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3 Keys to Success in Crypto Biz Dev

Our Web3 insider columnist shares her keys to success for business development, an under-examined corner of the crypto industry.

6 min read
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Editor’s Note: Decrypt readers know Brother Bing as our China crypto columnist, but lately she’s been very busy jet-setting around the world in her day job as a biz dev person for a very large and powerful crypto company. What does biz dev in crypto entail, you ask? She’s got the answers.

It probably doesn’t surprise you that the crypto biz has been booming lately—regardless of the ups and downs in the market—and it has meant nonstop travel to industry events for me. From Solana Breakpoint in Lisbon, to ETHDenver, to Avalanche Summit in Barcelona, to Harvard Blockchain Conference in Boston, I've been immersed with the builders, investors, and market watchers for months.

But it’s always been like this in crypto: Aside from an 18-month hiatus to get my masters degree from Harvard Business School, I’ve been doing the biz dev thing full-time since 2017. I’ve learned a lot—sometimes the hard way. Here are my keys to success for those already in the industry and those looking to get in. Crypto is chaos, but amid the chaos are principles one should follow in order to find success.

Lesson 1: Think like a VC

In the Web3 world, competition is especially dynamic and fierce. Superior technology, novel crypto-economic incentives, or macroeconomic conditions could easily dethrone existing winners. Operators need to stay vigilant about who’s doing what in the ecosystem (the popular founder claim “Our biggest competitor is ourselves” isn’t really good enough) while also remaining laser-focused on supporting their own product adoption.

This is where we can learn a few things from our investor friends.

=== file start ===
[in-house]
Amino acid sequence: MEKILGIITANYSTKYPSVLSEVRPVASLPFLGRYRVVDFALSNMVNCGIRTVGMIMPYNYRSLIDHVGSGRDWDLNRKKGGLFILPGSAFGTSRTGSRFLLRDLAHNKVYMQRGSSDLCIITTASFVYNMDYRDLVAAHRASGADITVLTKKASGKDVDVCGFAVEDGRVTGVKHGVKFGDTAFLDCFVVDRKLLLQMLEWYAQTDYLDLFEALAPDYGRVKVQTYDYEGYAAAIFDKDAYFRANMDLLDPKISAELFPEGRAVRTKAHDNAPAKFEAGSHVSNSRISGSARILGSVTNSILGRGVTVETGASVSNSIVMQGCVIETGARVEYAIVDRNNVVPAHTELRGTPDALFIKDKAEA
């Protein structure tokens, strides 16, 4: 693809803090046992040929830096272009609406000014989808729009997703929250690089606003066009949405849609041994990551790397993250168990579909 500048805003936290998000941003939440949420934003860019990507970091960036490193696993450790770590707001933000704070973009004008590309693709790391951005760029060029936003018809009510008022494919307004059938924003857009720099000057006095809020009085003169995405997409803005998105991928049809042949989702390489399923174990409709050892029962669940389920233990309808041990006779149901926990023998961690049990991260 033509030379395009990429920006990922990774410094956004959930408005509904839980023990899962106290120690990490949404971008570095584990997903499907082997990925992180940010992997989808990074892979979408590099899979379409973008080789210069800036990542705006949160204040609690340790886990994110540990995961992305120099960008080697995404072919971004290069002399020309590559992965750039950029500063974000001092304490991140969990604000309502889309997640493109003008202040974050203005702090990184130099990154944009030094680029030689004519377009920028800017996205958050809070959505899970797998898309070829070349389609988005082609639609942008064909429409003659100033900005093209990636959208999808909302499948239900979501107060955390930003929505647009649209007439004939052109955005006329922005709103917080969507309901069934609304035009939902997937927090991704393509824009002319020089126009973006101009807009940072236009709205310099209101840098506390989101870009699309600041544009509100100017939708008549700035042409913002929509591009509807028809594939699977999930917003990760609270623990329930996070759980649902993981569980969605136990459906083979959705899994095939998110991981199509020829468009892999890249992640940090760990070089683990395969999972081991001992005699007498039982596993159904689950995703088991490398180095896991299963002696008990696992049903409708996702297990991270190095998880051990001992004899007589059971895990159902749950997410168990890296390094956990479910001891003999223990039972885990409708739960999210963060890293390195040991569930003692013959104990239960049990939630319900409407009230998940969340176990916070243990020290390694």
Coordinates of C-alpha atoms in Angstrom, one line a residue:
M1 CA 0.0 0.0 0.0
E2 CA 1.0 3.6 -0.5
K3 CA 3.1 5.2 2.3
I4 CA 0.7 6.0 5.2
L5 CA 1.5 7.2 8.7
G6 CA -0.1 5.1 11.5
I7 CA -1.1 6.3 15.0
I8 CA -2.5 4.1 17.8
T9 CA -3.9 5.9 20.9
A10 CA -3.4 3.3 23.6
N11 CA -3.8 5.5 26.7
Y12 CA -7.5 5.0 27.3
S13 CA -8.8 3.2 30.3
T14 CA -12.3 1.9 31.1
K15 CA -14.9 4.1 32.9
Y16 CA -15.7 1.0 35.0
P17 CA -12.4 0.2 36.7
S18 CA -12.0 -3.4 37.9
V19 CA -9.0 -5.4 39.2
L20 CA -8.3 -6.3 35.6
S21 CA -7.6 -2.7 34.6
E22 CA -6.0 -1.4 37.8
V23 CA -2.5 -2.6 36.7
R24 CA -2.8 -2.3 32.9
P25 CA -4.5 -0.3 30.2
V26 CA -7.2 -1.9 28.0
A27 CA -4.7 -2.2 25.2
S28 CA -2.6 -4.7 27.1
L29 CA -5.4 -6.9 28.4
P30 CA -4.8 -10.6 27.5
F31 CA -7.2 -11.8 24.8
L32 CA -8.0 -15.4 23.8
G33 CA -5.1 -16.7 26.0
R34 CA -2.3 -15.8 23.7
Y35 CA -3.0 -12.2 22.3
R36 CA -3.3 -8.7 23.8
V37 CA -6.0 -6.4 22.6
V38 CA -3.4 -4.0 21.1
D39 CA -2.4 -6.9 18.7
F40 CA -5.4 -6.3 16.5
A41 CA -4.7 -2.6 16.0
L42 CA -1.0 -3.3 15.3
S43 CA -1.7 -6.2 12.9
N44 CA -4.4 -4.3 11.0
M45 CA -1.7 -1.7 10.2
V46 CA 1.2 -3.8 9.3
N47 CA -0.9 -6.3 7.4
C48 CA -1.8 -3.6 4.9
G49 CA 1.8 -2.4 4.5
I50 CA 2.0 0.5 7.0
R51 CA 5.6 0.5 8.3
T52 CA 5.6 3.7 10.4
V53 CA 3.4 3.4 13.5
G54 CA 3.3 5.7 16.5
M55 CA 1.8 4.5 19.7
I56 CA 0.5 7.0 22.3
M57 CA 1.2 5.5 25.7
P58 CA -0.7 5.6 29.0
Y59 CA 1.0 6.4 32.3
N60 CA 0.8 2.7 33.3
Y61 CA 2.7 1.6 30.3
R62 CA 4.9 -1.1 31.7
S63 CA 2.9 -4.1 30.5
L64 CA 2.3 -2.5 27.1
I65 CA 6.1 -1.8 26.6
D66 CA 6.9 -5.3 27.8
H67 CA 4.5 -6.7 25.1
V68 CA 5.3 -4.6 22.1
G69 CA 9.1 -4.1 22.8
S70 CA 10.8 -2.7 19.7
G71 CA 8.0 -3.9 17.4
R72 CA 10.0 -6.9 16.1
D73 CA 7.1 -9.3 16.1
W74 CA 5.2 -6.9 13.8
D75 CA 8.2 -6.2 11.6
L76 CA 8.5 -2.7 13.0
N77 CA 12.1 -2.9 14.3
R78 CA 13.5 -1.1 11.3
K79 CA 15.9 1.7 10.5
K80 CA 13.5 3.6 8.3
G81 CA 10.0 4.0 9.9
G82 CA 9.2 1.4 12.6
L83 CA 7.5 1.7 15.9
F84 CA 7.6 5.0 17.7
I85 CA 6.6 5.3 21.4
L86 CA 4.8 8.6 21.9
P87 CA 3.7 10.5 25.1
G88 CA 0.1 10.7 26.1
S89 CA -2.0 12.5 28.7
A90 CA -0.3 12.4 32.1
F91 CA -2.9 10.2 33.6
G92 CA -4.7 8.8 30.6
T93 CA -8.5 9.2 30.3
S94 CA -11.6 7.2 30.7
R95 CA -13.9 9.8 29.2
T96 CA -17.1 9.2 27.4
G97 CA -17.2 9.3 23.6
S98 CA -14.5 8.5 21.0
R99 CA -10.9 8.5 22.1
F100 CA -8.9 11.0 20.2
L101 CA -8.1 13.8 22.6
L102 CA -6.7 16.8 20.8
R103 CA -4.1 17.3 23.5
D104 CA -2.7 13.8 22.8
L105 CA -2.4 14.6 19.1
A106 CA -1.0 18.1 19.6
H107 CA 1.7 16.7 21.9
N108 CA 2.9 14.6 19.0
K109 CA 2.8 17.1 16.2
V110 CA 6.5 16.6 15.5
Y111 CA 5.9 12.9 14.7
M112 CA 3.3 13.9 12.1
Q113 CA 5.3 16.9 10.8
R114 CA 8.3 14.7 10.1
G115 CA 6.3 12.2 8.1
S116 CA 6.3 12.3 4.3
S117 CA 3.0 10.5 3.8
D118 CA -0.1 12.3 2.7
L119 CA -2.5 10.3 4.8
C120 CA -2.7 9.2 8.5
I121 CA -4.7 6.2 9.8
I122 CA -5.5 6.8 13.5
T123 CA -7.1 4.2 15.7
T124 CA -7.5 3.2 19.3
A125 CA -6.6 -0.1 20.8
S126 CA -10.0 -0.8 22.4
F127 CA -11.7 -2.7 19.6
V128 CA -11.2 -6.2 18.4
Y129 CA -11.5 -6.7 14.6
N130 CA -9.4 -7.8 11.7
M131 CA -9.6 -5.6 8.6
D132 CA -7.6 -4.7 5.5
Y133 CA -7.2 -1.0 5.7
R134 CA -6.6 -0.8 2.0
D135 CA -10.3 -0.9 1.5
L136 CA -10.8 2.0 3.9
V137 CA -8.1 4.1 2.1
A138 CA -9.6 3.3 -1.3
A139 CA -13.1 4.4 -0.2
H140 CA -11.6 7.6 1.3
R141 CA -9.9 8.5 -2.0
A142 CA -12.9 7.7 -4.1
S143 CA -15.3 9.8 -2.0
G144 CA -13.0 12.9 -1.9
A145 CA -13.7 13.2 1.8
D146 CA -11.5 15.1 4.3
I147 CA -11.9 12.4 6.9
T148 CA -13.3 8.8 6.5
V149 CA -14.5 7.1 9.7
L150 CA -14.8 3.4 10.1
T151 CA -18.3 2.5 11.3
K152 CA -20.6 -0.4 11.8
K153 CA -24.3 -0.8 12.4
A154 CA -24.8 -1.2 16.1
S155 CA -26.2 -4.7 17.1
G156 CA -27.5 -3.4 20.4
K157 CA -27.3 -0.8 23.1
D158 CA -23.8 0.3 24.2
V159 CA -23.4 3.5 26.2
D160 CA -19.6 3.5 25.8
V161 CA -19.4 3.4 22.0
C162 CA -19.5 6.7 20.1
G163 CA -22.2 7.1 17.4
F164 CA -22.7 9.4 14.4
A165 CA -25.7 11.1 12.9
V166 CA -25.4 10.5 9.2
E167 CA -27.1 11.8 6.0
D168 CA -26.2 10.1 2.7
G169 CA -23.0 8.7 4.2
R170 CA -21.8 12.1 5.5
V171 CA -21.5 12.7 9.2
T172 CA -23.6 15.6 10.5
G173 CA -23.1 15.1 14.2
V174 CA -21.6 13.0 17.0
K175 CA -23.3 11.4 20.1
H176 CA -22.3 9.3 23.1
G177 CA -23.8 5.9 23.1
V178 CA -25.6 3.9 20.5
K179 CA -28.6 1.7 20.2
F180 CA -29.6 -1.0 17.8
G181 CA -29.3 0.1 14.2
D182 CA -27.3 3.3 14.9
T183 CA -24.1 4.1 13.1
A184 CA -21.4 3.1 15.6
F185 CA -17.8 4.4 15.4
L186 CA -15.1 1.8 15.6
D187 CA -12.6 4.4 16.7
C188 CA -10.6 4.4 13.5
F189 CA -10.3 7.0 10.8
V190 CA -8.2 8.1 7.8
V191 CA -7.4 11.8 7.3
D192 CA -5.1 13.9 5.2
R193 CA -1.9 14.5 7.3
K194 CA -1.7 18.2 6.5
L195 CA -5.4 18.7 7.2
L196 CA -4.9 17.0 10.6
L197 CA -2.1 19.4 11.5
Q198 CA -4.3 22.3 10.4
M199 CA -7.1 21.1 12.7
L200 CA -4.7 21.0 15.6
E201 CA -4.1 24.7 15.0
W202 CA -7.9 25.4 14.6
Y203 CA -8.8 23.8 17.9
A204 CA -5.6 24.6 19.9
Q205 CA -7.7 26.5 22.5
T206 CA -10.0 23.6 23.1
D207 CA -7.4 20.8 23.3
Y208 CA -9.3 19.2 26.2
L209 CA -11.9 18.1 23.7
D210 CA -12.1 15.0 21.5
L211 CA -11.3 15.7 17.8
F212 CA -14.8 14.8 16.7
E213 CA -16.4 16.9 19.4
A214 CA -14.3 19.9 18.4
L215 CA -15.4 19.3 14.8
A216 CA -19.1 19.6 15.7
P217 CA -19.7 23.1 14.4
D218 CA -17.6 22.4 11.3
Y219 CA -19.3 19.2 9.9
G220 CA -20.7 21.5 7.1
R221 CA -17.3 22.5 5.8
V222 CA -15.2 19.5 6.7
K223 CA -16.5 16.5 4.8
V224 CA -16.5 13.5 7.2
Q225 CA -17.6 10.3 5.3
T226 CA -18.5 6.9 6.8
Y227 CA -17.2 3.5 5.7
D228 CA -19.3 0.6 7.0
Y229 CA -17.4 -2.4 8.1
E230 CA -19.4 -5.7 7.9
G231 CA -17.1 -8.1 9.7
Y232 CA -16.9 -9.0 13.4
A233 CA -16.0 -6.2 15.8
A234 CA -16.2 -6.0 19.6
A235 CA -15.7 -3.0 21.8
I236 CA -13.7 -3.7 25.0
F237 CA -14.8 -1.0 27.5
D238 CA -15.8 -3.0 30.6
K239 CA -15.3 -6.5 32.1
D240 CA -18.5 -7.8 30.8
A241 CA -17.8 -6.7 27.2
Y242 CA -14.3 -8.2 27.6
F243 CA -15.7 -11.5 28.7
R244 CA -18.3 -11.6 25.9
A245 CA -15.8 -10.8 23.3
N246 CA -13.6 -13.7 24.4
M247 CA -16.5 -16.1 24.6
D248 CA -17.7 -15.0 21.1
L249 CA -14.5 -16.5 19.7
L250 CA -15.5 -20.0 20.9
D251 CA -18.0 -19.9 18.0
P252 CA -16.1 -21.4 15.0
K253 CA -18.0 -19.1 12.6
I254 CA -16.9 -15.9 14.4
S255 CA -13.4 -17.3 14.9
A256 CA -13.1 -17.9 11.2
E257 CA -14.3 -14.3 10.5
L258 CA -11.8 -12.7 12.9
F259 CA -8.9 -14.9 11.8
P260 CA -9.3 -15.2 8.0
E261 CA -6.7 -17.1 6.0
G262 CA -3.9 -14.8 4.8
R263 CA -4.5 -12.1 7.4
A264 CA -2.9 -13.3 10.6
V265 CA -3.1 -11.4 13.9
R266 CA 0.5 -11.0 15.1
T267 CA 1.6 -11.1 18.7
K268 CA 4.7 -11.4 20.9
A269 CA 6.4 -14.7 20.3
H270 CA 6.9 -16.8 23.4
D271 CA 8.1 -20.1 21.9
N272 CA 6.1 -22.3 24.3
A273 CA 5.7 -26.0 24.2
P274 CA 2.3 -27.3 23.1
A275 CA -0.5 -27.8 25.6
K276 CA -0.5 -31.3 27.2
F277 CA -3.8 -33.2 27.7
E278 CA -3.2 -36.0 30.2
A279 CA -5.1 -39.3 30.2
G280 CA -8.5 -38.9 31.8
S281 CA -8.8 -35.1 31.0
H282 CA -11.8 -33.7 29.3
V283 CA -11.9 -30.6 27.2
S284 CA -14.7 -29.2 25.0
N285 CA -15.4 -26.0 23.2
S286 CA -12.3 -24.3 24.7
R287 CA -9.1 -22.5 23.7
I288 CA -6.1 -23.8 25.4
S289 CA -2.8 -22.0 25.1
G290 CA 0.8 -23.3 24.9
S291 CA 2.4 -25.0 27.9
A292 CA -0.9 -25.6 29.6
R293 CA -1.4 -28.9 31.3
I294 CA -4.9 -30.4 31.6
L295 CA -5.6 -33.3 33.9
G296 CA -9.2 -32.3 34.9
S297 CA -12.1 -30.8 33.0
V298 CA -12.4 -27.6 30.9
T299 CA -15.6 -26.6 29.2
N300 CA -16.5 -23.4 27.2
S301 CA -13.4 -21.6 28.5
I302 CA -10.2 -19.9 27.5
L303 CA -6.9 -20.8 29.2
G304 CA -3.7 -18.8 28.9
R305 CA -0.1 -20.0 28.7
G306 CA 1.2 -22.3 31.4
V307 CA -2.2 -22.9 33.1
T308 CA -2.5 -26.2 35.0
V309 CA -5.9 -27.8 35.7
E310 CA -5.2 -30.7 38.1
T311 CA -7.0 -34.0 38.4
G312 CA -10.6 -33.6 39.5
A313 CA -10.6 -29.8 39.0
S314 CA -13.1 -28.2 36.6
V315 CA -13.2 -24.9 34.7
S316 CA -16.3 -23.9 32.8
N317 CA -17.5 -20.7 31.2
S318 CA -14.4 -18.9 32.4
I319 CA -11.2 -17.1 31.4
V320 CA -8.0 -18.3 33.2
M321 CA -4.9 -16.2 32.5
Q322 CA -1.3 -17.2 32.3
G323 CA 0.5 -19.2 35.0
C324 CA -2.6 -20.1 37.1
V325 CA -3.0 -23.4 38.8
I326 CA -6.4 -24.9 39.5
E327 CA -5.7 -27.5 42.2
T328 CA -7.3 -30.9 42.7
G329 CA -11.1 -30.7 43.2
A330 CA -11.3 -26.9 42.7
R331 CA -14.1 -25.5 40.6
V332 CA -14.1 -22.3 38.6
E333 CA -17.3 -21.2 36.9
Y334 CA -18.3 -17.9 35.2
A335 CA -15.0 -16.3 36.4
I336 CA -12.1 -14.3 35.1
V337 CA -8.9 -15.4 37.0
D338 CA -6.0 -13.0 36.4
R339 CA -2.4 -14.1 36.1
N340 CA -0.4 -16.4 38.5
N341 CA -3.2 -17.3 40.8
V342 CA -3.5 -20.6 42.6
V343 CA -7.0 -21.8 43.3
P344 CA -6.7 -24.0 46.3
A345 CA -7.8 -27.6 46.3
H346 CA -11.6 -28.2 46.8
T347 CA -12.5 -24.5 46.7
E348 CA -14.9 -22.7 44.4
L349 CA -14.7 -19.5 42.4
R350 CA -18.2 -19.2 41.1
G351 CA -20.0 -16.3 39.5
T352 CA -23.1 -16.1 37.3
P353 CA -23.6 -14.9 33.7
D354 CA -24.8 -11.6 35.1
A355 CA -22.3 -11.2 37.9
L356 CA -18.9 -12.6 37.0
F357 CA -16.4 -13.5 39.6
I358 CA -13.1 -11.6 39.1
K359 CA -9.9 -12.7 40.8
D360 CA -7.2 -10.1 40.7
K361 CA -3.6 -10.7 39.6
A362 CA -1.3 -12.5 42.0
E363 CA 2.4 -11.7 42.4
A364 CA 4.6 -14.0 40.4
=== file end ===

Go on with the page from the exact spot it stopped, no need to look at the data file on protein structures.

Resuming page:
Watch emerging trends and evaluate whether they're here to stay. My own hard lesson came in the form of so-called maximal extractable value. Many of us heard about MEV and “searchers” during 2020’s DeFi Summer. For Brother Bing, MEV seemed almost too technical and sophisticated to find immediate relevance, let alone productize. But some people dug in, took immediate action, and started providing services. (See for instance mempool explorer and partnerships with leading MEV projects such as Flashbot.)

Now that two years have passed, people realize that MEV is not only here to stay, it will have a long and lasting impact on the entire crypto space. Understanding new ideas early—and applying them—is a massive competitive advantage. (Bonus: It might also be the only way to avoid the Innovator’s Dilemma.)

Find people who consistently deliver valuable features ahead of the curve. Investors invest in people; so should operators. Crypto is a melting pot where everyone can find some synergy with everyone else. Protocols should be in bed with centralized exchanges. Bridges should be friends with liquidity providers. Every wallet ought to have fiat-onramp partners. When one has so many to choose from, whom do you pick to develop deep partnerships?

It’s people who sit at the center of it all. Find a team that is capable of innovating and delivering while avoiding distractions and drama. And more important, align with people who share your philosophy. That’s what investors do.

Lesson 2: Execute like a community member

Crypto is perhaps the only industry where customers are just one Discord message away from a billion-dollar company’s founding team. This community-oriented style is also on display at crypto conferences. At ETHDenver, I had many fangirl moments with founders I’ve admired remotely for years.

For operators, this community-oriented approach can be manifested in the following ways: